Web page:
Regulation”, in the broader context, would refer to compliance with applicable national legislation and regulations (which are often vastly different across the globe, influenced by culture and beliefs), as well as with directives or standards, statutory and/or professional registration, authorisation, approval, accreditation, licence, permission (e.g., permits). It also refers to compliance with local policies and rules, local or universally adopted conventions, and even consideration of institutional rules, culture, and reputation.
Note! It is noted that in some contexts or countries choice is based on cost and availability, or even the lack of other non-animal resources. In such instances, it is crucial that proper consideration be given whether valid scientific information will be gained, whether proper measures can be implemented to protect animals against undue harm, and that benefit will indeed outweigh harm. In fact, invalid data resulting from inappropriate choices will contribute nothing to science, whilst harming animals and wasting resources. It may then be better to collaborate with scientists or groups that do have access to what is needed to achieve the study outcomes, or not use the animals at all.

2.4. The Scientific Integrity Rs (SIRs)

The Scientific Integrity Rs consists of Reproducibility, Relevance, and Transferability, as illustrated in Figure 2.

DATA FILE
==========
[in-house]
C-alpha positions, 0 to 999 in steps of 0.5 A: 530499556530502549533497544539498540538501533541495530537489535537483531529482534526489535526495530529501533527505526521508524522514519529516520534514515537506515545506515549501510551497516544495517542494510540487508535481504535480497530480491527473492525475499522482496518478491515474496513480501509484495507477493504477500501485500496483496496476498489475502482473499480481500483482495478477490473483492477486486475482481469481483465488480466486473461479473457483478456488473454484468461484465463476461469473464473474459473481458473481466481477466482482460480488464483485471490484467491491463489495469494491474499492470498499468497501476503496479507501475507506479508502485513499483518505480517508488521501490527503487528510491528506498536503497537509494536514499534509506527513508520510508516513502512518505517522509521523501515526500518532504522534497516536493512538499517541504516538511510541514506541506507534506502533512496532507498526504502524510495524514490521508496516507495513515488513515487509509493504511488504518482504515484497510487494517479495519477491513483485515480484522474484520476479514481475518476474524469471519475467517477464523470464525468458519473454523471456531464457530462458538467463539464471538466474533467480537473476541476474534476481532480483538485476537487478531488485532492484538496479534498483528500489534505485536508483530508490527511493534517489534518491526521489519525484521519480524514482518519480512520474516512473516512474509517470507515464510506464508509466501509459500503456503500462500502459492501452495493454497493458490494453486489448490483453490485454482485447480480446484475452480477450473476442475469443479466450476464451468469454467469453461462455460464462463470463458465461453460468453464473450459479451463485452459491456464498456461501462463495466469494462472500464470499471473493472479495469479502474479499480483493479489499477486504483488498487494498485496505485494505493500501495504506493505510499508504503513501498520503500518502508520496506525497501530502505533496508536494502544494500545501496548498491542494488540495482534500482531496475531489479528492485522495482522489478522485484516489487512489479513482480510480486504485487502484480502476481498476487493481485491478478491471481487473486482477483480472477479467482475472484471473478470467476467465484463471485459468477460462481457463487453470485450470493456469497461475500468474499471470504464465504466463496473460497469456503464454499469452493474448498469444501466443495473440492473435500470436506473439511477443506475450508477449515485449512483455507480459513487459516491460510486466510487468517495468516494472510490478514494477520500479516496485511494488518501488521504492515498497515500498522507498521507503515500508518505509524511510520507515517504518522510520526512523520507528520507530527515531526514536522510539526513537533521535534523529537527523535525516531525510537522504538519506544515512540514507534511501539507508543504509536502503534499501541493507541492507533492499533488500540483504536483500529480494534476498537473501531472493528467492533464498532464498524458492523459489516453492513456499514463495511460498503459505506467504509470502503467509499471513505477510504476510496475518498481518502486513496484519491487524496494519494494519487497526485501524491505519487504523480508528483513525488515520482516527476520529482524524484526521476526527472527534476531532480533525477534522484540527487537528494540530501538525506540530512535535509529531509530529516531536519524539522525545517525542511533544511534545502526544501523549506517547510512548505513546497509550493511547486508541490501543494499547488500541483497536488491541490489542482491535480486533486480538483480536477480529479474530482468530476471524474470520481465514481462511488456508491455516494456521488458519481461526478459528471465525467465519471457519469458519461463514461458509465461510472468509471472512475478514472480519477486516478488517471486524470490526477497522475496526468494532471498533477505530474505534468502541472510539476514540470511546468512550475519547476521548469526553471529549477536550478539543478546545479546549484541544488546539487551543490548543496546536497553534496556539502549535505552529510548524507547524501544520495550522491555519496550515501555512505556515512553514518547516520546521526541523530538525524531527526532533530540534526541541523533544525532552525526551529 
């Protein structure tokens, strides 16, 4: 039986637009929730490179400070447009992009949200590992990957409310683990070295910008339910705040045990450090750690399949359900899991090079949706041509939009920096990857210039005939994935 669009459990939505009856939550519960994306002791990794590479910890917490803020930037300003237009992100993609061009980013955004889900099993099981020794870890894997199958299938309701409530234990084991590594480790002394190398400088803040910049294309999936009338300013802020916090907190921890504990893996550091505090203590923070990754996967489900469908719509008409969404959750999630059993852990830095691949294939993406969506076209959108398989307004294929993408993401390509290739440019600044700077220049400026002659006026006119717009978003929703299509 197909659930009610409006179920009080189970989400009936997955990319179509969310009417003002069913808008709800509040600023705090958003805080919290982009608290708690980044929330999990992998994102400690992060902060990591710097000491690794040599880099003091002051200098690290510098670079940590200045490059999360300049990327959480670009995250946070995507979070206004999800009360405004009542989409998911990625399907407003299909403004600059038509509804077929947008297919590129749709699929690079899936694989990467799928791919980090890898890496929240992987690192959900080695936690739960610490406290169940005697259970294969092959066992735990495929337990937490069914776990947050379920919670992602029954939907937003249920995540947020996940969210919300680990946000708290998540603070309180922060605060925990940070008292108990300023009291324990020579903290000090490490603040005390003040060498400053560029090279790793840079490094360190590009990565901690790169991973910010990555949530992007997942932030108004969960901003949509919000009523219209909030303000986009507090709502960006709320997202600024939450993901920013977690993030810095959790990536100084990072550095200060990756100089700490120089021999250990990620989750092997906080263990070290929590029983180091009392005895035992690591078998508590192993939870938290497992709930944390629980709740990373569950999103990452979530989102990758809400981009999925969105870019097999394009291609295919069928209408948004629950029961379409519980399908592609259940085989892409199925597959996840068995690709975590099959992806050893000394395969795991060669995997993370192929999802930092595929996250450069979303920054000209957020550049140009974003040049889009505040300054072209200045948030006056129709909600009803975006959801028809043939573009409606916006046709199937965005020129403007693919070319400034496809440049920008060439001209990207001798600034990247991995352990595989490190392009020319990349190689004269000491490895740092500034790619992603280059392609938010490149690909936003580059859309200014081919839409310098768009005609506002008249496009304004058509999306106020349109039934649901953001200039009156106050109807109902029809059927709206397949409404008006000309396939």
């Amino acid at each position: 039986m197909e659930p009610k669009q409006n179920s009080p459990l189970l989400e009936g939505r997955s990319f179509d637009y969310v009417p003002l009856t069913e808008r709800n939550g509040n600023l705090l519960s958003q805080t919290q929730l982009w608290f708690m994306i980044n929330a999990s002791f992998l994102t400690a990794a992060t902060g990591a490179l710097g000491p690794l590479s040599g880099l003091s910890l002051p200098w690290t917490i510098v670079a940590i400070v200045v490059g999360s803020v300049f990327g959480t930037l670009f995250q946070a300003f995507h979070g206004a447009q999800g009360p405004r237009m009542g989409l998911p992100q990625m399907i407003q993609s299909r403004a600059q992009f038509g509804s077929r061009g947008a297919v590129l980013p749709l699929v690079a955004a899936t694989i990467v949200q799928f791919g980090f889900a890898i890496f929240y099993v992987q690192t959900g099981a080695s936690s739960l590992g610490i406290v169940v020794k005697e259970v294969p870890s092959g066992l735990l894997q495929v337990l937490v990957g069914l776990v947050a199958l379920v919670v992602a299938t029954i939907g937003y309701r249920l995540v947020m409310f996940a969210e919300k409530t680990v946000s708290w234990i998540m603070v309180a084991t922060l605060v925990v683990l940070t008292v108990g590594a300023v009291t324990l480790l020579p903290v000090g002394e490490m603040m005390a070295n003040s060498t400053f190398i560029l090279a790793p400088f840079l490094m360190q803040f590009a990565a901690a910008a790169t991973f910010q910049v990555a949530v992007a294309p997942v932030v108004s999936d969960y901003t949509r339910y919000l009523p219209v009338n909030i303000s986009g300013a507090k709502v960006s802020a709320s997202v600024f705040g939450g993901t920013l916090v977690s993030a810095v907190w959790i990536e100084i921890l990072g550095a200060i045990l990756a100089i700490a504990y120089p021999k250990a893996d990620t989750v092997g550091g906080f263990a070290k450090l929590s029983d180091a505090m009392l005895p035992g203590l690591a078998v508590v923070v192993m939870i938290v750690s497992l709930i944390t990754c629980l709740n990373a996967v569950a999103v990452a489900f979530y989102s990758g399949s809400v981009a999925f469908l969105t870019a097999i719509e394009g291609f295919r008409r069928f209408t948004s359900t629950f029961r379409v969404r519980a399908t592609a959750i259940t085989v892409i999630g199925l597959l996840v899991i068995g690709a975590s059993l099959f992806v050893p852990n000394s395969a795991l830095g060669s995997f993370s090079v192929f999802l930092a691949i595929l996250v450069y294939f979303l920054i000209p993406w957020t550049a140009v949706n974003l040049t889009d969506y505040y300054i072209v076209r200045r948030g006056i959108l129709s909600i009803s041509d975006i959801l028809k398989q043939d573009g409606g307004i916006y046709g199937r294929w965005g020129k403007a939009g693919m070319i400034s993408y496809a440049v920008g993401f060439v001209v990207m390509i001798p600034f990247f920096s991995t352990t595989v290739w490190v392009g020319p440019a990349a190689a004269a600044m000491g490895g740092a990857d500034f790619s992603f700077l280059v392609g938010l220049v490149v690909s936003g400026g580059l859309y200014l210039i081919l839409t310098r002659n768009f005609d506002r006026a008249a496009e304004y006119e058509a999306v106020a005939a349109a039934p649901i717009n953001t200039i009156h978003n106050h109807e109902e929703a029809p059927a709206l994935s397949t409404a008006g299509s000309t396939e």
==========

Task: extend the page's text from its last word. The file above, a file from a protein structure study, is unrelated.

Scientific integrity refers to ensuring a sound research design and methodology that will result in reliable and valid data and outcomes that address the research objectives. The quality of the scientific data generated, and hence the trustworthiness of conclusions drawn, has been a highly contentious issue [36,37]. A survey undertaken by Monya Baker, published for Nature reported that 70% of respondents could not replicate other researchers’ pre-clinical studies, with 50% also unable to repeat their own studies [38]. This lack of reproducibility is unethical, animals have suffered unnecessarily, and human and financial resources have been wasted. As alluded to above, one example of how the community is addressing this is represented by the development of the PREPARE Guidelines for designing and planning studies [26] and the ARRIVE Guidelines for reporting results [27].
Reproducibility” is about data obtained from a robust study design to address the research questions, appropriate animal numbers, and statistical analyses to warrant statistical validity and transparency in the reporting and sharing of information to allow the data to be reproduced and its generalisability to be established. Providing comprehensive descriptions of methodology (as per the ARRIVE Guidelines) and the deposition of raw data in open access repositories, or publishing additional data as supplementary data together with articles, may enhance transparency and ultimately reproducibility. Critically, this is explicitly linked to animal welfare, with many studies demonstrating that in-appropriate animal welfare can modify or even change data [39].
Relevance” or significance of a study relates to its justification or value added, taking into account the real or expected/likely benefit to humans, animals or the environment. This is usually derived from the literature study and problem statement. Furthermore, it could relate to benefit for animal or human health, society, science, etc.